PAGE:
Apparently Jackie Chan is a beer person. Who knew? Perhaps it keeps him limber for his fight scenes. A Jackie Chan posted a comment today to my first post about the new cans at 21st Amendment. Jackie also left an e-mail address at goodbeer.com. Now goodbeer.com is the domain name of Speakeasy Ales & Lagers in San Francisco. I spoke to brewery co-owner Steve Bruce this morning and he assured me Jackie Chan does not work for them. I was certainly glad to hear he was still making movies.
Here is the comment from Mr. Chan:
Unfortunately, they [21st Amendment] are not canning the beer with a real canning line; they have an extremely labor-intensive, slow 2-can filler and separate seamer requiring them to physically handle every can and move them around before they are seamed. The air-levels will not come close to that of a real canner (or even a good bottler), there are substantial microbio issues as the system is slow and not sealed, and there will likely be massive variance in carbonation (and probably taste as a result of all the factors I have listed). In a nutshell, these cans will have terrible shelf-stability and it will probably be a crapshoot every time you crack one open.
A real canner is great for beer… but this ain’t that.
So either someone else who works there and wants to remain anonymous is unhappy with the idea of 21st Amendment having beer cans to sell or someone who doesn’t work there wants me to think that. I suppose it could be a coincidence and goodbeer.com was chosen at random but that somehow doesn’t seem likely to me. The commenter certainly sounds knowledgeable and appears to know the basic process, which means he sounds like someone who may be a brewery worker. But Jackie is apparently unaware that I showed the hand canning process in great detail two weeks later, including that it is slow and done by hand. I did pitch in and saw that each can is, of course, sanitized and the process seems as hygienic as any other bottling I’ve seen. There are currently twenty-five small breweries hand canning, three in California, and many more in Canada and abroad. If there really were such a bad sanitary and consistency problem we’d have heard about it by now. And people have been hand bottling 22 oz. bottles for decades. That’s how most microbreweries started offering packages in the 1980s and early 1990s. Many still do. They’d have all the same problems Jackie brings up yet I’m not aware of any endemic problem with hand bottling.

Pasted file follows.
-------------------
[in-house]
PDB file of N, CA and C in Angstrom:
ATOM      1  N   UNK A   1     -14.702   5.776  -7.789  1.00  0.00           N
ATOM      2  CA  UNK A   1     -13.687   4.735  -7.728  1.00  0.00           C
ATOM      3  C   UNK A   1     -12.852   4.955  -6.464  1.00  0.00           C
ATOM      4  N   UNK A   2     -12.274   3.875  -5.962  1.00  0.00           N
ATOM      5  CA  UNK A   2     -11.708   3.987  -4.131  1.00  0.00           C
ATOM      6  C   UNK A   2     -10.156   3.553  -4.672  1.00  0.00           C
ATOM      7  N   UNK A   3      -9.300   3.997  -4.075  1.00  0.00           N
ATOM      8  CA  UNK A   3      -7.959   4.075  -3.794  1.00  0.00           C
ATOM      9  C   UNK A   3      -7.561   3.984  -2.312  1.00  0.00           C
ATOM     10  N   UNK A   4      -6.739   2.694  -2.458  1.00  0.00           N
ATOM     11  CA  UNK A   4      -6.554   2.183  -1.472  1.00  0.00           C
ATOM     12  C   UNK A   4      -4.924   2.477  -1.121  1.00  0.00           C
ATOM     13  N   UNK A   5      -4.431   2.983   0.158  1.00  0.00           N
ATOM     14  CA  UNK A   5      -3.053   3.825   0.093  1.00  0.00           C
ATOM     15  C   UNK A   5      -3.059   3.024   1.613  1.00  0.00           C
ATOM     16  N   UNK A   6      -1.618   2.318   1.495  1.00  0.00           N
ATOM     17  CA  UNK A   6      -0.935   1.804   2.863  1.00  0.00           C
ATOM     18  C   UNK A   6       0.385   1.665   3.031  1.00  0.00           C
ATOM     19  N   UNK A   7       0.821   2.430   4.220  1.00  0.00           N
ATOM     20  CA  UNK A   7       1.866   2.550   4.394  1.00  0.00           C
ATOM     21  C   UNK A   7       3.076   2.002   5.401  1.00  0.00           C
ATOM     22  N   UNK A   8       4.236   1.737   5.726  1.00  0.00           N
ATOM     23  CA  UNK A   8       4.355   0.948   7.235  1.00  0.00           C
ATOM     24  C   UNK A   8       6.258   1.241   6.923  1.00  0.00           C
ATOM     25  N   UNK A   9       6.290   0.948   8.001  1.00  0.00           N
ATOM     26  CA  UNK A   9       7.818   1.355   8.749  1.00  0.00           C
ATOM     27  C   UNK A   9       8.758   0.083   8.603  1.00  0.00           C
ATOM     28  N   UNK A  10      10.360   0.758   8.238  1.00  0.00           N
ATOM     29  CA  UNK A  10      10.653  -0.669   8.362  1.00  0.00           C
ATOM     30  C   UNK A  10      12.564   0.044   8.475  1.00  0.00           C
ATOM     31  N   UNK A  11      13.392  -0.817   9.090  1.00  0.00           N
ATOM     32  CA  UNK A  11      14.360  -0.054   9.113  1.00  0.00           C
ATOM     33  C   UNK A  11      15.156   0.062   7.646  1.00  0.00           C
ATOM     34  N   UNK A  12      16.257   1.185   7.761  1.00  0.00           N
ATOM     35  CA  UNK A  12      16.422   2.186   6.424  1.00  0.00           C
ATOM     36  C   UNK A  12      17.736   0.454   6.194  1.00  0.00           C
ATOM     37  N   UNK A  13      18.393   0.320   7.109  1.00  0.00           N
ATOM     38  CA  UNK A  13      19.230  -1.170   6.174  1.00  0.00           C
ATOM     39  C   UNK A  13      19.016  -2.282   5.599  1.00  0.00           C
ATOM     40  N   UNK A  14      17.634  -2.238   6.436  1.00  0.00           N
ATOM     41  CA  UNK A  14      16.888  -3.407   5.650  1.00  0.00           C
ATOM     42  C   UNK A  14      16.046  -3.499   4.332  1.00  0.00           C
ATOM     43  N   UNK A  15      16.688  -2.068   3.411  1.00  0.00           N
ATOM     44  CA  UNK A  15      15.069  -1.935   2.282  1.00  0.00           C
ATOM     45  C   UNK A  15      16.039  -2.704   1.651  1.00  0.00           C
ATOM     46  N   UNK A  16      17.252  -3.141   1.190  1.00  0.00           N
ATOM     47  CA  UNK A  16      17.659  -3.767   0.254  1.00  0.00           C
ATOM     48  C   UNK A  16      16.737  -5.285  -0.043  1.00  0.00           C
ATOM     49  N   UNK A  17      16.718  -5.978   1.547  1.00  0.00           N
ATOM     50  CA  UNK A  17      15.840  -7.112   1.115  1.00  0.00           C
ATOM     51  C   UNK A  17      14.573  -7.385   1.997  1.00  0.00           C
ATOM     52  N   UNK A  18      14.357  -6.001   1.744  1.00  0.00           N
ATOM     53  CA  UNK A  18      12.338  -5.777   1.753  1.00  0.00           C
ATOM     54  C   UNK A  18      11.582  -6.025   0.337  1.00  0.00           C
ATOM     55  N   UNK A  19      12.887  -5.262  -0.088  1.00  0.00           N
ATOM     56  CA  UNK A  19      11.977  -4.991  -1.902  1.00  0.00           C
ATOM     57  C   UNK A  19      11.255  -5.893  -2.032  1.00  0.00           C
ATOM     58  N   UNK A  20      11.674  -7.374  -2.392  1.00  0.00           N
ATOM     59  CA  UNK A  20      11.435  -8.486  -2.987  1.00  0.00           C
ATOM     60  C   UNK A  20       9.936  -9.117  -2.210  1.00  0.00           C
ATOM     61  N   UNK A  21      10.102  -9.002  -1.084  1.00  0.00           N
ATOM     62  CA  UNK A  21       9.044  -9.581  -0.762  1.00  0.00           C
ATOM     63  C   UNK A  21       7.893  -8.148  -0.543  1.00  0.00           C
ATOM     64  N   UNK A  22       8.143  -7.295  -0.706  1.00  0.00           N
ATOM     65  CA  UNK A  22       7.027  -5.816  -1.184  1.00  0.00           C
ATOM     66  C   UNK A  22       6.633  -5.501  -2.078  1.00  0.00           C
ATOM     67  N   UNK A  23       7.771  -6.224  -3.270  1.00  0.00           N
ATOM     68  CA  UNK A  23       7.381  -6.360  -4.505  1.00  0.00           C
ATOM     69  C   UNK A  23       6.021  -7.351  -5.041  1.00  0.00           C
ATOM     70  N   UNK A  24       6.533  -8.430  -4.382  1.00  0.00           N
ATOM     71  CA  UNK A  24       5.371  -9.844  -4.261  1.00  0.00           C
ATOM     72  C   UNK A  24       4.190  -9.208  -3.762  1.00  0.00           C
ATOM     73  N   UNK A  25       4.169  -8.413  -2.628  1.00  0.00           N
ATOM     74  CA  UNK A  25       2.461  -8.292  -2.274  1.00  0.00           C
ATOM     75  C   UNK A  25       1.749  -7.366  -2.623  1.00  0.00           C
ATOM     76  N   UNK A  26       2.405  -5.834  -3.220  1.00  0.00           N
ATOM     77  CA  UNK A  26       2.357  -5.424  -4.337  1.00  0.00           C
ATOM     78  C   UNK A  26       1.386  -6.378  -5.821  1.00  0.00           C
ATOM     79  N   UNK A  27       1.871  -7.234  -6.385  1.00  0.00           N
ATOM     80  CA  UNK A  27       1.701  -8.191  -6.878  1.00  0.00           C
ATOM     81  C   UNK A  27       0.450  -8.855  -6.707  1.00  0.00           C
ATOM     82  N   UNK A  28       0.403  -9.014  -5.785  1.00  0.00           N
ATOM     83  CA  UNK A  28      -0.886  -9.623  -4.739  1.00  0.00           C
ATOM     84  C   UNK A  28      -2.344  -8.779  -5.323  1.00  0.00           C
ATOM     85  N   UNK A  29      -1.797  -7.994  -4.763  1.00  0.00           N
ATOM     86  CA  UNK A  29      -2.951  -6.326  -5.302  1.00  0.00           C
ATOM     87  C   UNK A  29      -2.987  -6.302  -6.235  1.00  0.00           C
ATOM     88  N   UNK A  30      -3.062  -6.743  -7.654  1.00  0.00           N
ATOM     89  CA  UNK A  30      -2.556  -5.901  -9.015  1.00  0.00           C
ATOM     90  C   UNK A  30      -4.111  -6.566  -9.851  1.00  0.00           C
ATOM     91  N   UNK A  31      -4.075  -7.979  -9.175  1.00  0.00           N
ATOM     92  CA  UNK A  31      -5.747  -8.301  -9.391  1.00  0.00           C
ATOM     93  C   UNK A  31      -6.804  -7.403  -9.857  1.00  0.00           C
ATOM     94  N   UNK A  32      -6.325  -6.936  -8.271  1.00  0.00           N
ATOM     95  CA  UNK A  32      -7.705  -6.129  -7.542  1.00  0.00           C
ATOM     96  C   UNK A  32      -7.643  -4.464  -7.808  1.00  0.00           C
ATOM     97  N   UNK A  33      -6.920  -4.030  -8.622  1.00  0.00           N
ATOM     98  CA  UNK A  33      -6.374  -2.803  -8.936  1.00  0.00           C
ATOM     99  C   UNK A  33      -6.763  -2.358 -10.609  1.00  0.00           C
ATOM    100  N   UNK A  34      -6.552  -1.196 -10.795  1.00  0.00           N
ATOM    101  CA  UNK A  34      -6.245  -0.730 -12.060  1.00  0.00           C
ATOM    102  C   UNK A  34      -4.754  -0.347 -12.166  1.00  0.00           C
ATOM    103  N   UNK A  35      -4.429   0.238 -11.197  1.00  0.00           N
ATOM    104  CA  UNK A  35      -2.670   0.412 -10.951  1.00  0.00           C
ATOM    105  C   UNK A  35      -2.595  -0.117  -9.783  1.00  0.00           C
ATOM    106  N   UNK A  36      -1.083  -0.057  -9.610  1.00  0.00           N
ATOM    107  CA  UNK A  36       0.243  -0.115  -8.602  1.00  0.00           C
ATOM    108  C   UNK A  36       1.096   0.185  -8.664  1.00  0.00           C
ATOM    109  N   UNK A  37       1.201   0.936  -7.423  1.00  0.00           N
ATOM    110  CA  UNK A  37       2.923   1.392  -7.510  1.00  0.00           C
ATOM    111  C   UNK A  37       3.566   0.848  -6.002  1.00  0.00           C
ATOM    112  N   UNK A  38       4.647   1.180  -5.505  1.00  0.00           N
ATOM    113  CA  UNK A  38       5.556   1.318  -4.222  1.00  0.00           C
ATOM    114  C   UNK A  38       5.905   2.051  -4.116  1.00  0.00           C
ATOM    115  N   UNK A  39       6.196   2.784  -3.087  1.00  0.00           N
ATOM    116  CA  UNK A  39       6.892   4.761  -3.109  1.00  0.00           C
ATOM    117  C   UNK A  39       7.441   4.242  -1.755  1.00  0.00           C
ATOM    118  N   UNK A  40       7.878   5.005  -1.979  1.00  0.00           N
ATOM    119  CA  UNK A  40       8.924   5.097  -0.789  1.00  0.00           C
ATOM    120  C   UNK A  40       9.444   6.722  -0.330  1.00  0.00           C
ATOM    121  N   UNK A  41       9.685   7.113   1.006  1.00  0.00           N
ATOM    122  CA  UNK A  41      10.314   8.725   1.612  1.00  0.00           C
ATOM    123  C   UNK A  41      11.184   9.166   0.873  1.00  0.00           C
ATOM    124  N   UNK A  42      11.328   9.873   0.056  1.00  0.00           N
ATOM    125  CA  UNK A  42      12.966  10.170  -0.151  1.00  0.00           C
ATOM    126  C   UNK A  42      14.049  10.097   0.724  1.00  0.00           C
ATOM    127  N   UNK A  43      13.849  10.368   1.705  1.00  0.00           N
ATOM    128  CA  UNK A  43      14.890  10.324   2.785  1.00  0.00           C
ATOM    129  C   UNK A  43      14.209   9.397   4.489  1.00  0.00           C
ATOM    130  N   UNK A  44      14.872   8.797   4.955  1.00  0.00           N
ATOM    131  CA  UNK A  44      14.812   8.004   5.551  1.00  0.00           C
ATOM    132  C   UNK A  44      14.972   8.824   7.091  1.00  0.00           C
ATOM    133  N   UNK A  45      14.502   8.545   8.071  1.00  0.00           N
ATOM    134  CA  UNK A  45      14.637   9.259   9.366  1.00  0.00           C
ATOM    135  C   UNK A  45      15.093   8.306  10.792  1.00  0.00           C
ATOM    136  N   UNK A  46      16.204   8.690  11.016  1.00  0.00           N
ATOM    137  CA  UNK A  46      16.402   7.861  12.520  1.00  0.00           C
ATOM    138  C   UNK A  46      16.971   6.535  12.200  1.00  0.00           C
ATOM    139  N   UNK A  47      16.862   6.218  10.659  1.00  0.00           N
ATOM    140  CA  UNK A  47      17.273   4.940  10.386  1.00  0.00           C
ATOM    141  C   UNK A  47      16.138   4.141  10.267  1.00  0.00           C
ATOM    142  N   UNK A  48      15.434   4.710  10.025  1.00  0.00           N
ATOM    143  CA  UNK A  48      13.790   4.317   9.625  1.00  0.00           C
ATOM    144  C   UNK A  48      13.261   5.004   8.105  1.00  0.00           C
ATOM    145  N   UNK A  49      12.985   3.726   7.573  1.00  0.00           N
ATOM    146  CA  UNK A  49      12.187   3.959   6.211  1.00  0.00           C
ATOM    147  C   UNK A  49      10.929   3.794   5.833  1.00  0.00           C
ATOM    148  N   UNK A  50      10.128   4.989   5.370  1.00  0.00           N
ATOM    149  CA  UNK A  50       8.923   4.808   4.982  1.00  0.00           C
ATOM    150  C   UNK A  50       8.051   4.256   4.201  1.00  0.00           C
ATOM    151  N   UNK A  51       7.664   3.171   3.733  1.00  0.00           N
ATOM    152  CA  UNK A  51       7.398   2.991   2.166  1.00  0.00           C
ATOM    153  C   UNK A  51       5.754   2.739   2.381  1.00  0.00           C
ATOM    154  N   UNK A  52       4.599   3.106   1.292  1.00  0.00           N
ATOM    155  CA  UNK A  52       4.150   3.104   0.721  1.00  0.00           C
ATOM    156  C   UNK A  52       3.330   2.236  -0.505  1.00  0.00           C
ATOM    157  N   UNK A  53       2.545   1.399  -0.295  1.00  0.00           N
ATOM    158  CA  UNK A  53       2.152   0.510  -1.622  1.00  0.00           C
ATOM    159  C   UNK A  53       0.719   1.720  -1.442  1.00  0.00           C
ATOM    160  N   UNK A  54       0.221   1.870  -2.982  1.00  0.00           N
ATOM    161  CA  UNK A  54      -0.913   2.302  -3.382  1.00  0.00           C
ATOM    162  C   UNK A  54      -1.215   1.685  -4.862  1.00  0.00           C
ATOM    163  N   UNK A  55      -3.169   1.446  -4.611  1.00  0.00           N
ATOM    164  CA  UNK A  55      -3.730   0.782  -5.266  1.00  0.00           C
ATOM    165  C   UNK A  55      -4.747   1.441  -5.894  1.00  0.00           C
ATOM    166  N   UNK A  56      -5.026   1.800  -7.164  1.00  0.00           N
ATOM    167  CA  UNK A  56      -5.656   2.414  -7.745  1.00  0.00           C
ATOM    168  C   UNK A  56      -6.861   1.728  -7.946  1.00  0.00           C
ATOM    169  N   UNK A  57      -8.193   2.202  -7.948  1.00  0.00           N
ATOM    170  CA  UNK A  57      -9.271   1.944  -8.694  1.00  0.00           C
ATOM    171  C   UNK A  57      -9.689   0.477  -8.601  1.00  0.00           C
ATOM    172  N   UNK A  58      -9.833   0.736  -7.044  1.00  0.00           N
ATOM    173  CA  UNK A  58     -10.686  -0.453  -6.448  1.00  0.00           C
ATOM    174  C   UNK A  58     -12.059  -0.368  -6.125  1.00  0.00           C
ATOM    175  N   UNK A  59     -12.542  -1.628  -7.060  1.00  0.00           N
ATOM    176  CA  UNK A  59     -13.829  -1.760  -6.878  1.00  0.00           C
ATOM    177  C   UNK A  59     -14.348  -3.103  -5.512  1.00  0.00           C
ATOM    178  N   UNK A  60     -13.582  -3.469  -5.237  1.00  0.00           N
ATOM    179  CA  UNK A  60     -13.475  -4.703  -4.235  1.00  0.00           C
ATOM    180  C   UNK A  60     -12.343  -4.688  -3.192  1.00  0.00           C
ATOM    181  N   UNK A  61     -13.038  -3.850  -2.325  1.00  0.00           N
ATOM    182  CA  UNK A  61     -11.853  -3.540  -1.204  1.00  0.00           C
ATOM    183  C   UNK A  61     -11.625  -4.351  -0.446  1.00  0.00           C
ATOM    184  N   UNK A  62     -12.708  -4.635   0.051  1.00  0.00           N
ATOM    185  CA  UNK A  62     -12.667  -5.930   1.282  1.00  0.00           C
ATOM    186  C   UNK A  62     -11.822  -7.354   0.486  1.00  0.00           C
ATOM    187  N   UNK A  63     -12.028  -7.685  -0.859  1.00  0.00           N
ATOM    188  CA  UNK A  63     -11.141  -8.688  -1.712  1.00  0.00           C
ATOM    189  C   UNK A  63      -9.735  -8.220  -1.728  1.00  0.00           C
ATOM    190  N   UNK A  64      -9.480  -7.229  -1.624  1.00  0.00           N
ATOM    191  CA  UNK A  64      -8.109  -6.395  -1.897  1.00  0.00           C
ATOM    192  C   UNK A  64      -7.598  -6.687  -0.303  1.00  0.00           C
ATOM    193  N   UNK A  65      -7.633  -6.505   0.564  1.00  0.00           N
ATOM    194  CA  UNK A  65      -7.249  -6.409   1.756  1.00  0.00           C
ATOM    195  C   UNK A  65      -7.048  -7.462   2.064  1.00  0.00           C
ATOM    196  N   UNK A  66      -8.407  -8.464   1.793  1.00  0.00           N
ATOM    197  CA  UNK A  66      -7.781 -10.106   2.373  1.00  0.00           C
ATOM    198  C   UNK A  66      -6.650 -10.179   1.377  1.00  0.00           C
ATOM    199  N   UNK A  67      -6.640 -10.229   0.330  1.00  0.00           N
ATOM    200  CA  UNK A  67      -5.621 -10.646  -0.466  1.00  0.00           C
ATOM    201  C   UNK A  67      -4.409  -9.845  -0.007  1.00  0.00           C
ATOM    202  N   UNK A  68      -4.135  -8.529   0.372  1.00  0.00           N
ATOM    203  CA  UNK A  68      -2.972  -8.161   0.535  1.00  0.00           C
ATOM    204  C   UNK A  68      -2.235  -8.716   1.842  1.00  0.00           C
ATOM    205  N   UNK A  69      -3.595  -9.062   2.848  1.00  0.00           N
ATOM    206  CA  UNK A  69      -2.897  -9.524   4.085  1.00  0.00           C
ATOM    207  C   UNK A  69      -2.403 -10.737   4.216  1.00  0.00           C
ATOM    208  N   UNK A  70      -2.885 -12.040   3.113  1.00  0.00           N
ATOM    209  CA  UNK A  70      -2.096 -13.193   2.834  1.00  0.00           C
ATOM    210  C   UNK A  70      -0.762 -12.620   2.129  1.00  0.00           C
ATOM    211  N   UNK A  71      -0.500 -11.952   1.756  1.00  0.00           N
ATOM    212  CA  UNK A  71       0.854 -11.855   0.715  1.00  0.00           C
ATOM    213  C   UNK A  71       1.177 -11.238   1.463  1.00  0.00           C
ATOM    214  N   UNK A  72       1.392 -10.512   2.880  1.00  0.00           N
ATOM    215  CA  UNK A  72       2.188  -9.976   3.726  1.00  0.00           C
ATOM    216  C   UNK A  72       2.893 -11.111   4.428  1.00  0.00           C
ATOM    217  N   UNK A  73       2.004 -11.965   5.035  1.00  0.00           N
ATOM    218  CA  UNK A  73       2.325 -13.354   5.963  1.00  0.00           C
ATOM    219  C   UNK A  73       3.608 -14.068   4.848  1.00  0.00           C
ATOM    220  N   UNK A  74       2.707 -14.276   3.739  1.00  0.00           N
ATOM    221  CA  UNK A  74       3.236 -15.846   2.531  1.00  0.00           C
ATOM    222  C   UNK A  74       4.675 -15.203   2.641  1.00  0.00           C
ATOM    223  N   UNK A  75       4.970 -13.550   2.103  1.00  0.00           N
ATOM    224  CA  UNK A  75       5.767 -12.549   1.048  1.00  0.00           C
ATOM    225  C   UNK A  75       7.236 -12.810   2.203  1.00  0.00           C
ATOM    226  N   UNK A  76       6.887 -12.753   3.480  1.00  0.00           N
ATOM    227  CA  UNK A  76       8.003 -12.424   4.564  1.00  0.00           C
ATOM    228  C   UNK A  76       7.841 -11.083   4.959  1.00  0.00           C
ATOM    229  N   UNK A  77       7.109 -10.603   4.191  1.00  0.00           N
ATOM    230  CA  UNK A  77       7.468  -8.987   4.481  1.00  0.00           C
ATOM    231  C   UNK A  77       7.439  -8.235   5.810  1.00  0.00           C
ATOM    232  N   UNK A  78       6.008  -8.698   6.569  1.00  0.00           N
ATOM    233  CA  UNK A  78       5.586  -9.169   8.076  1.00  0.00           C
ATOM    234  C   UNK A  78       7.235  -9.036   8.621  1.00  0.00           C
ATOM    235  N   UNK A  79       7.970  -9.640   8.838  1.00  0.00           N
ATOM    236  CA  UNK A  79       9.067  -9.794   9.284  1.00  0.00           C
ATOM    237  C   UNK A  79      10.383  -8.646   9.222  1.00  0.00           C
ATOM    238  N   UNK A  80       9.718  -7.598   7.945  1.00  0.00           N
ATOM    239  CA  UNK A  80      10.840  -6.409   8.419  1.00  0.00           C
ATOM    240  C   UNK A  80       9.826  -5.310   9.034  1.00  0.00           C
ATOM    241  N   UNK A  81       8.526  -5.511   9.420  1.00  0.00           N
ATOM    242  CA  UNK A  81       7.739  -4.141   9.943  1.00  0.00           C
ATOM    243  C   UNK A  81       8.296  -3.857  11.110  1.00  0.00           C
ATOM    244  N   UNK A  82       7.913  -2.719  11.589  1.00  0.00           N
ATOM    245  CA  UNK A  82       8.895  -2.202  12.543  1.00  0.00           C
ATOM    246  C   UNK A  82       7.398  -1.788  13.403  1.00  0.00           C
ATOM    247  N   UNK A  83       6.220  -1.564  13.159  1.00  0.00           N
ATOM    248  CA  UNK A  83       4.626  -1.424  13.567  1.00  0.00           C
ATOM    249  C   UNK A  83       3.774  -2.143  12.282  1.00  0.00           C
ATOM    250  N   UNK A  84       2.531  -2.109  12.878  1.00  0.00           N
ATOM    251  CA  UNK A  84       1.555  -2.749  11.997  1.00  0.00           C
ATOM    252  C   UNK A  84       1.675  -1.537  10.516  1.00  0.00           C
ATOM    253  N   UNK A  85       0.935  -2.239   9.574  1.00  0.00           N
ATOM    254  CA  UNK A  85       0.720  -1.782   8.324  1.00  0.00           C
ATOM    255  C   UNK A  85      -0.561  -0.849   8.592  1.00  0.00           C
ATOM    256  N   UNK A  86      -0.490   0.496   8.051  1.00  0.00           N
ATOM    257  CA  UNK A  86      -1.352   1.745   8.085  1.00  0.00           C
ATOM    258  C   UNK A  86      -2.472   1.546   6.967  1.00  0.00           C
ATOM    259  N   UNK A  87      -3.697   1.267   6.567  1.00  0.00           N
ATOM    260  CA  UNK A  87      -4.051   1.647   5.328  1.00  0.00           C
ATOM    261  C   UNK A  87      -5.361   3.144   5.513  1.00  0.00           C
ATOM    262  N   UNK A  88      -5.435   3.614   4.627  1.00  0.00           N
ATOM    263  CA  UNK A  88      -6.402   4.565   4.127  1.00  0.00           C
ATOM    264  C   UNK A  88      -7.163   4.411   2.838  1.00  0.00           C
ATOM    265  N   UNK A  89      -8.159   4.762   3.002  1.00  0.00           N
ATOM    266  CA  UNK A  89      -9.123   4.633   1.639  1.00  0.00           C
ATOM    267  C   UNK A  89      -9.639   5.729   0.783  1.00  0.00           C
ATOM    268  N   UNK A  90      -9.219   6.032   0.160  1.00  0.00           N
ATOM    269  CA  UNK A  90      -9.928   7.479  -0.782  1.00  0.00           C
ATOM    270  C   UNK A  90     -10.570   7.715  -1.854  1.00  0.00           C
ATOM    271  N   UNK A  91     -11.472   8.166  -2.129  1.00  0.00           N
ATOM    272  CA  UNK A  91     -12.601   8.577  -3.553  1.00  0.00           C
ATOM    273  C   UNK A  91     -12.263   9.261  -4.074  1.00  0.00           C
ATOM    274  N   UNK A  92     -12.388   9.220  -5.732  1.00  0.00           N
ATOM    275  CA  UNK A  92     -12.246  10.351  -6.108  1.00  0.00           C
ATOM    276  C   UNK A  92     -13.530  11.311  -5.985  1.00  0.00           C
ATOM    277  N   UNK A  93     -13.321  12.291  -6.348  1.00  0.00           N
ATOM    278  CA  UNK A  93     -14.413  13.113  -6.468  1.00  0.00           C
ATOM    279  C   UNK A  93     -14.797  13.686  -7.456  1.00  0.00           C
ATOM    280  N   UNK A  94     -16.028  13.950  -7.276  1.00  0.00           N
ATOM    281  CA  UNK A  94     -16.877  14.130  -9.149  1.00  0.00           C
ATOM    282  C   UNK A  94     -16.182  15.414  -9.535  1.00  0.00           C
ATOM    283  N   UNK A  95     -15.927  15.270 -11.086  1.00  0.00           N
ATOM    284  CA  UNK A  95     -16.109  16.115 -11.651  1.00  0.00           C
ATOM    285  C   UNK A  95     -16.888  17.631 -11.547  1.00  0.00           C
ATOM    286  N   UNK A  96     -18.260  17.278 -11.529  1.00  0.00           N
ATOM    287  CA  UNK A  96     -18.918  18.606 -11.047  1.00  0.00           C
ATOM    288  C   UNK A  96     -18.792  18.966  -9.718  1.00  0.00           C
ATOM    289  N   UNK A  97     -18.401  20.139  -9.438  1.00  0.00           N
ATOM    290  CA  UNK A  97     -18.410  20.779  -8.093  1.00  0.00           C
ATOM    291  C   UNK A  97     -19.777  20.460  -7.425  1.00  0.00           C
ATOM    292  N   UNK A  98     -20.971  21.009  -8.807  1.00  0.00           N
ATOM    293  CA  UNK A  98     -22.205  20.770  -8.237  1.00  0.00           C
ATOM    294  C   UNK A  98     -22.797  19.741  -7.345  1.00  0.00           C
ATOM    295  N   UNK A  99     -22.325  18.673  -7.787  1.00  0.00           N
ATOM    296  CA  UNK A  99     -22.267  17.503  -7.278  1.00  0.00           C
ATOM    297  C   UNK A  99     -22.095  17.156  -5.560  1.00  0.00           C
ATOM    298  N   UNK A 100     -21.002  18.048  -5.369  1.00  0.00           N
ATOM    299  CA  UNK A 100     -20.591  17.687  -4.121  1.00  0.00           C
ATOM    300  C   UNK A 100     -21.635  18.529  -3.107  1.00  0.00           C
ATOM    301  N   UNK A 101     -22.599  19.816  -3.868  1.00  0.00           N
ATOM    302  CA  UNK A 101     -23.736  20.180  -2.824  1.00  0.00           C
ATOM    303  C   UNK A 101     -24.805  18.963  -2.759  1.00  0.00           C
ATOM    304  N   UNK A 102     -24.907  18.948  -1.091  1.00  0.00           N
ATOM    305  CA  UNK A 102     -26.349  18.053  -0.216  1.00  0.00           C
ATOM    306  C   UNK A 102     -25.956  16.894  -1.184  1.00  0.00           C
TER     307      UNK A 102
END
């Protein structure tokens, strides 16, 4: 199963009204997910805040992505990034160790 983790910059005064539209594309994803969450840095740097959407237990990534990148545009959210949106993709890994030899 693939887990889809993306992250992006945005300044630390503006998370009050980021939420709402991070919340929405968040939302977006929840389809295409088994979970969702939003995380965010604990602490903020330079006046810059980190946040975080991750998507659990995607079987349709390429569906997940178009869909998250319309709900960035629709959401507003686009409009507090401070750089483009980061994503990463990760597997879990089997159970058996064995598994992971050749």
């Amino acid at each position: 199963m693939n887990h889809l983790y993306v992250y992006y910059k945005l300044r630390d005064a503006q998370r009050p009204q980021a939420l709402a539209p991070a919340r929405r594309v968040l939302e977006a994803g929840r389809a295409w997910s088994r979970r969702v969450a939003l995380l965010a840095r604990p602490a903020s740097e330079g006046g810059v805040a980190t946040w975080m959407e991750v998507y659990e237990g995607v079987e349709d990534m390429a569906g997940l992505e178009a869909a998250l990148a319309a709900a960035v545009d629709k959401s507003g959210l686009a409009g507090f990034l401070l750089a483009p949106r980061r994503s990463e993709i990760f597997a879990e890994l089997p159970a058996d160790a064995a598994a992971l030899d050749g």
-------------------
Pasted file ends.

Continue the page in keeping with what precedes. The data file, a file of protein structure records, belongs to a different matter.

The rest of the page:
Of course, everyone is entitled to their opinion and it’s not really my job to defend canned beer. I think it’s an interesting trend that’s not likely to go away anytime soon so I personally thought it best to learn as much as I could about it. And I also wanted to keep an open mind since I, too, have long thought the can inferior to the bottle. But through this adventure that’s starting to change. Plus, we’ve all seen so many bottling lines that I thought this was something different and worthy of attention.
When I told Steve Bruce why I was calling him, he didn’t think anyone from Speakeasy would have send that message. And overall, I tend to agree with him. I like Speakeasy and I love their beer. Big Daddy and Double Daddy are two of my favorite big, hoppy beers. I wish them all the success in the world and would do whatever I can to support them in their efforts to bring good beer culture to the masses. So it certainly seemed odd that whoever sent it used their domain name.